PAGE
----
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Ancient Rome

Roman Law

History >> Ancient Rome

The Romans had a complex system of government and laws. Many of the basic systems and ideas that we have about laws and government today comes from Ancient Rome.

Who made the laws?

Laws were made a number of different ways. The primary way of making official new laws was through the Roman Assemblies. Laws were voted on by citizens who were members of the assemblies. There were other ways, however, that laws were implemented including the Plebeian Council, decrees by the senate, decisions by elected officials (magistrates), and edicts by the emperor.

Who enforced the laws?

The laws were enforced by an official called the praetor. The praetor was the second highest ranking official in the Roman republic (after the consuls). The praetor was responsible for the administration of justice.

To keep the laws in the city, the Romans had a police force called the Vigiles. The Vigiles dealt with petty criminals like thieves and runaway slaves. When more force was needed, like during riots or against gangs, other more military groups were used such as the Praetorian Guard and the urban cohorts.

Roman Constitution

The Roman Constitution was an agreed upon set of principles that was followed by the Roman government. It wasn't written down in one place, but was established through tradition and individual laws.
Picture of the Law of the Twelve Tables being posted in the forum
Law of the Twelve Tables
by Silvestre David Mirys


The Law of the Twelve Tables

Because many of the laws were unwritten or unavailable for the people to see, there was much room for corruption by public officials. The people eventually revolted against the leaders and, in 450 BC, some laws were written on stone tablets for everyone to see. These laws became known as the Law of the Twelve Tables.

Roman Citizens

Many of the protections and rights given to people under Roman law only applied to Roman citizens. It was a big deal to be a full Roman citizen. There were even different levels of Roman citizenship, each one having more or less rights than the next.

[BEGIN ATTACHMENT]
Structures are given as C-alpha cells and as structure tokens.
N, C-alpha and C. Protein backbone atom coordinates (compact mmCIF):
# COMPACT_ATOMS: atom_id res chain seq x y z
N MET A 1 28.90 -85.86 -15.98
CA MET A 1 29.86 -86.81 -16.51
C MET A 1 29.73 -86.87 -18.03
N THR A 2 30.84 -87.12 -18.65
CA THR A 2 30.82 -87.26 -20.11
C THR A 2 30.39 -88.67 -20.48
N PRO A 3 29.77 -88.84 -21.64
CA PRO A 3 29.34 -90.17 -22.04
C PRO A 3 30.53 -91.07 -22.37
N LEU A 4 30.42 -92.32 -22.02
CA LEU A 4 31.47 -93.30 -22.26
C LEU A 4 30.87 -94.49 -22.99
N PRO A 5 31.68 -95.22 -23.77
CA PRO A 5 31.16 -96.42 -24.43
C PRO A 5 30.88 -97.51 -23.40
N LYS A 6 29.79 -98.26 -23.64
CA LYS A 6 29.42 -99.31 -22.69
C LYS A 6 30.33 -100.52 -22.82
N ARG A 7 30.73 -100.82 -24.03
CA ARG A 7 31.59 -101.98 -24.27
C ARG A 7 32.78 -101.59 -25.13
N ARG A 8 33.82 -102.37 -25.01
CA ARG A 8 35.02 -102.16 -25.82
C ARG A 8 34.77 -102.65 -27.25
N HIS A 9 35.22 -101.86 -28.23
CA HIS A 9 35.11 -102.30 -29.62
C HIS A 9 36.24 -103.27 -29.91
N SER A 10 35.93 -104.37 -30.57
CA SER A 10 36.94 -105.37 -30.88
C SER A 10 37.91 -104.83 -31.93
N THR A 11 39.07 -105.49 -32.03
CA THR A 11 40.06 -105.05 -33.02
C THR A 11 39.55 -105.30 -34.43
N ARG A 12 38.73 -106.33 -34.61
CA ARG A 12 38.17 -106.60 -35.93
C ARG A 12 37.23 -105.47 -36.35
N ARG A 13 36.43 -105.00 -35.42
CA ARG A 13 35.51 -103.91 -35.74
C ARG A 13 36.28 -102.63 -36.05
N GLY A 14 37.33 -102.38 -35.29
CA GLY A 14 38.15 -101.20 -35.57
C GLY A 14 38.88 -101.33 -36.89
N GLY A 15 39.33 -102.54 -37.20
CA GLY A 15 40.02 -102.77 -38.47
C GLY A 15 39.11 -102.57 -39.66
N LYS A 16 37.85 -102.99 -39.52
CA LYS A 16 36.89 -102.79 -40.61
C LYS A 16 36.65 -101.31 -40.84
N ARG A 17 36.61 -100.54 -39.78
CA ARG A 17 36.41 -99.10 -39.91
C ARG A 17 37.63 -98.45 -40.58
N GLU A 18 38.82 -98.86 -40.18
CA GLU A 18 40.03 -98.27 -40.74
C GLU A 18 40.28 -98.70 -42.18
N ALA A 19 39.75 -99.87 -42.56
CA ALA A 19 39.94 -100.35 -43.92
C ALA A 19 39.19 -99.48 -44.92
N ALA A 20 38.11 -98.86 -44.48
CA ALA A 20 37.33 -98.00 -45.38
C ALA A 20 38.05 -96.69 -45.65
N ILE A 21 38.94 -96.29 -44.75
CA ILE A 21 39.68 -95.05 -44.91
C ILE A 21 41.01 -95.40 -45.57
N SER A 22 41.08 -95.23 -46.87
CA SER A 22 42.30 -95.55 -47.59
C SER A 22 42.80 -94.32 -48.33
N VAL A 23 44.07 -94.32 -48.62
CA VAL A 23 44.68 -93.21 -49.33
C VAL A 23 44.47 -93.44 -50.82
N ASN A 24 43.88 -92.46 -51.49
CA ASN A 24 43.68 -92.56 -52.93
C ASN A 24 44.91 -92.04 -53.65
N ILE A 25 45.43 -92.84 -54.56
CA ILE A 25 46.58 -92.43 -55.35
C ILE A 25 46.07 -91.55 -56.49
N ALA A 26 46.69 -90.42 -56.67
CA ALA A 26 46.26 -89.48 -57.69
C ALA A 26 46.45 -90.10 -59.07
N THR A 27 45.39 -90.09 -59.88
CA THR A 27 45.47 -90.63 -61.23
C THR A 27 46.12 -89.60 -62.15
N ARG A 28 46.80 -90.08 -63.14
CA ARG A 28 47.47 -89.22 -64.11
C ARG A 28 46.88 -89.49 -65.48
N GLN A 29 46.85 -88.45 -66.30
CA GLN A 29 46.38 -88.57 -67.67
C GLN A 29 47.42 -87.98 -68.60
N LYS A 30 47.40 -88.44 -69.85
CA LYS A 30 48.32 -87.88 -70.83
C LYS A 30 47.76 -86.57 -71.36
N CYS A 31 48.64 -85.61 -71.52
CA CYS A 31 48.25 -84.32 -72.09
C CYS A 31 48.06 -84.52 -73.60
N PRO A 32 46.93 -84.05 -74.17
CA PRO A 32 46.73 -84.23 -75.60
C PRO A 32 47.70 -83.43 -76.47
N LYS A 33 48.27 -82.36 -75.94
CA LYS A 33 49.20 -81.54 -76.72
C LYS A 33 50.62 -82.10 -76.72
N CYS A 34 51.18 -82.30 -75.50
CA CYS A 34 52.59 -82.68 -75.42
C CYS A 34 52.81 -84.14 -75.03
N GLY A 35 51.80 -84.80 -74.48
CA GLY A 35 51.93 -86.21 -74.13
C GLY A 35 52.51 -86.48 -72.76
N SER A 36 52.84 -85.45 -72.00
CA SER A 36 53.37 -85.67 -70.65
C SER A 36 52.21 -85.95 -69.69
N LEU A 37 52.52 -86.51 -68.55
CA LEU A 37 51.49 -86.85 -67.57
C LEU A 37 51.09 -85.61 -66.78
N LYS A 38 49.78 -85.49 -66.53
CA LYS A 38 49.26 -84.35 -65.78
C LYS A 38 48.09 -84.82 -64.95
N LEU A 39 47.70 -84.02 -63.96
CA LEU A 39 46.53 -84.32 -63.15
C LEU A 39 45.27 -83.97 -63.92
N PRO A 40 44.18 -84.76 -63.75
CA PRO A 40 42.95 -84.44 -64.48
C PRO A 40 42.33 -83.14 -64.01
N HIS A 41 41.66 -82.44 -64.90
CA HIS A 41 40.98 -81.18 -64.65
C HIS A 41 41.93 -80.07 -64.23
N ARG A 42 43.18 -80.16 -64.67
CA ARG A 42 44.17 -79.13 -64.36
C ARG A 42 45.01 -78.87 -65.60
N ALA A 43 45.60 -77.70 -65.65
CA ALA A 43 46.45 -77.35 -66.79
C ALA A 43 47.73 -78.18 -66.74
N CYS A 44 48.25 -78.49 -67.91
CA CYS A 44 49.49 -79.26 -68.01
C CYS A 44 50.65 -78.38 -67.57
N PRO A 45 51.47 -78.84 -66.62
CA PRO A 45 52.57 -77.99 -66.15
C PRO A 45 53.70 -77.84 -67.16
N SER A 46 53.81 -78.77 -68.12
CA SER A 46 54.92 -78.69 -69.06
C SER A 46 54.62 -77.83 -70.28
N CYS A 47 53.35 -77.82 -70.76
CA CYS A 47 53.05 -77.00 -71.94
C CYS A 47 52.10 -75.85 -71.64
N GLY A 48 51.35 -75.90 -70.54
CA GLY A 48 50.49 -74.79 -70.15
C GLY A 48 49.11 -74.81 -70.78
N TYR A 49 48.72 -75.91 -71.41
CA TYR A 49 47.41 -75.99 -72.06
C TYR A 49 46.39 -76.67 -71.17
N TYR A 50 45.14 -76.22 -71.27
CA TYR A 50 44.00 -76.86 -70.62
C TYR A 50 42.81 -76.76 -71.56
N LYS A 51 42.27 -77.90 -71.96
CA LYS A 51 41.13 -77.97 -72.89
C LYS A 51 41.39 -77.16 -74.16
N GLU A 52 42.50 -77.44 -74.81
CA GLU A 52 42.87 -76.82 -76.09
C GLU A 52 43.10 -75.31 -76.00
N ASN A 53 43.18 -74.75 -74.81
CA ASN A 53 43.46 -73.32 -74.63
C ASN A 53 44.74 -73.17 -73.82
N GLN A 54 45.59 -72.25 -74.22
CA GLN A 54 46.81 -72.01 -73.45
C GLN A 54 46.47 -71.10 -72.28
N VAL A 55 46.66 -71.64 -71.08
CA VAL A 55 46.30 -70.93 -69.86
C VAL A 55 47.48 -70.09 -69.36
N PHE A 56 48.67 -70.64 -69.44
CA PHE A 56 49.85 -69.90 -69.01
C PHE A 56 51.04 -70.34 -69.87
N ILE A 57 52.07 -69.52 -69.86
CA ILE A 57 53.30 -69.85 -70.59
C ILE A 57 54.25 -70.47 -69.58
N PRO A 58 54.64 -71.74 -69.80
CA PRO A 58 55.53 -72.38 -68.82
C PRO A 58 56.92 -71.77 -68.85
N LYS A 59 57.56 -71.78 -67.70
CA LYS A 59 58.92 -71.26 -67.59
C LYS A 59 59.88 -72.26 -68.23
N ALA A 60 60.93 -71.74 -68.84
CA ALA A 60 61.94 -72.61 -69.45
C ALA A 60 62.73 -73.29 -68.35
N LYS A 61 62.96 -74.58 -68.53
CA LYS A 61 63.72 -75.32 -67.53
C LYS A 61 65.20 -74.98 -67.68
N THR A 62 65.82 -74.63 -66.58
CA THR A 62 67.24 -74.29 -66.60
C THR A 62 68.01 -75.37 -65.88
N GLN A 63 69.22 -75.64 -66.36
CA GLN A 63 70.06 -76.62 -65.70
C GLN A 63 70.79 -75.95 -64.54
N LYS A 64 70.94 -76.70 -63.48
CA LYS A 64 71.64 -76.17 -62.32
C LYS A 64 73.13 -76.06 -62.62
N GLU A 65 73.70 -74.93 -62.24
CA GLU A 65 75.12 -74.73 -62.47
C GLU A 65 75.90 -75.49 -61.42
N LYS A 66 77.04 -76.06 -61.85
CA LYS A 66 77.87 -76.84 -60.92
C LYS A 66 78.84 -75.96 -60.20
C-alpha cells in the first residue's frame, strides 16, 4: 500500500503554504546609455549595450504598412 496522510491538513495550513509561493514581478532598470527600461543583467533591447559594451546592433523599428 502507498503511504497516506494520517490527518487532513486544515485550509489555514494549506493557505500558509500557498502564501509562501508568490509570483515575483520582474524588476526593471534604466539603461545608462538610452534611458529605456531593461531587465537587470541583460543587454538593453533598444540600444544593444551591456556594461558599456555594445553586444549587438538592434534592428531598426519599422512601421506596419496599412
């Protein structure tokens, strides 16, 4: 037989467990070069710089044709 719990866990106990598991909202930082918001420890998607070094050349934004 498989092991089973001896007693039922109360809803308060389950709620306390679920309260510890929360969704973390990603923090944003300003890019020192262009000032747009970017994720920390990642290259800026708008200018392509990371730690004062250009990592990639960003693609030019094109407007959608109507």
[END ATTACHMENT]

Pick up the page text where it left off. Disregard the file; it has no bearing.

Punishment and Prisons

The punishment for committing a crime in Rome was not the same for everyone. What punishment you received depended on your status. If you were a wealthy patrician you would receive far less punishment than a slave would for the same crime.

Punishment could include beatings, lashings, exile from Rome, fines, or even death. The Romans generally didn't send people to prison for crimes, but they did have jails to hold people while their guilt or punishment was determined.

Legacy of Roman Law

Many aspects of Roman law and the Roman Constitution are still used today. These include concepts like checks and balances, vetoes, separation of powers, term limits, and regular elections. Many of these concepts serve as the foundations of today's modern democratic governments.

Interesting Facts About Roman Law
Activities For more about Ancient Rome:

Overview and History
Timeline of Ancient Rome
Early History of Rome
The Roman Republic
Republic to Empire
Wars and Battles
Roman Empire in England
Barbarians
Fall of Rome

Cities and Engineering
The City of Rome
City of Pompeii
The Colosseum
Roman Baths
Housing and Homes
Roman Engineering
Roman Numerals
Daily Life
Daily Life in Ancient Rome
Life in the City
Life in the Country
Food and Cooking
Clothing
Family Life
Slaves and Peasants
Plebeians and Patricians

Arts and Religion
Ancient Roman Art
Literature
Roman Mythology
Romulus and Remus
The Arena and Entertainment
People
Augustus
Julius Caesar
Cicero
Constantine the Great
Gaius Marius
Nero
Spartacus the Gladiator
Trajan
Emperors of the Roman Empire
Women of Rome

Other
Legacy of Rome
The Roman Senate
Roman Law
Roman Army
Glossary and Terms


Works Cited

History >> Ancient Rome






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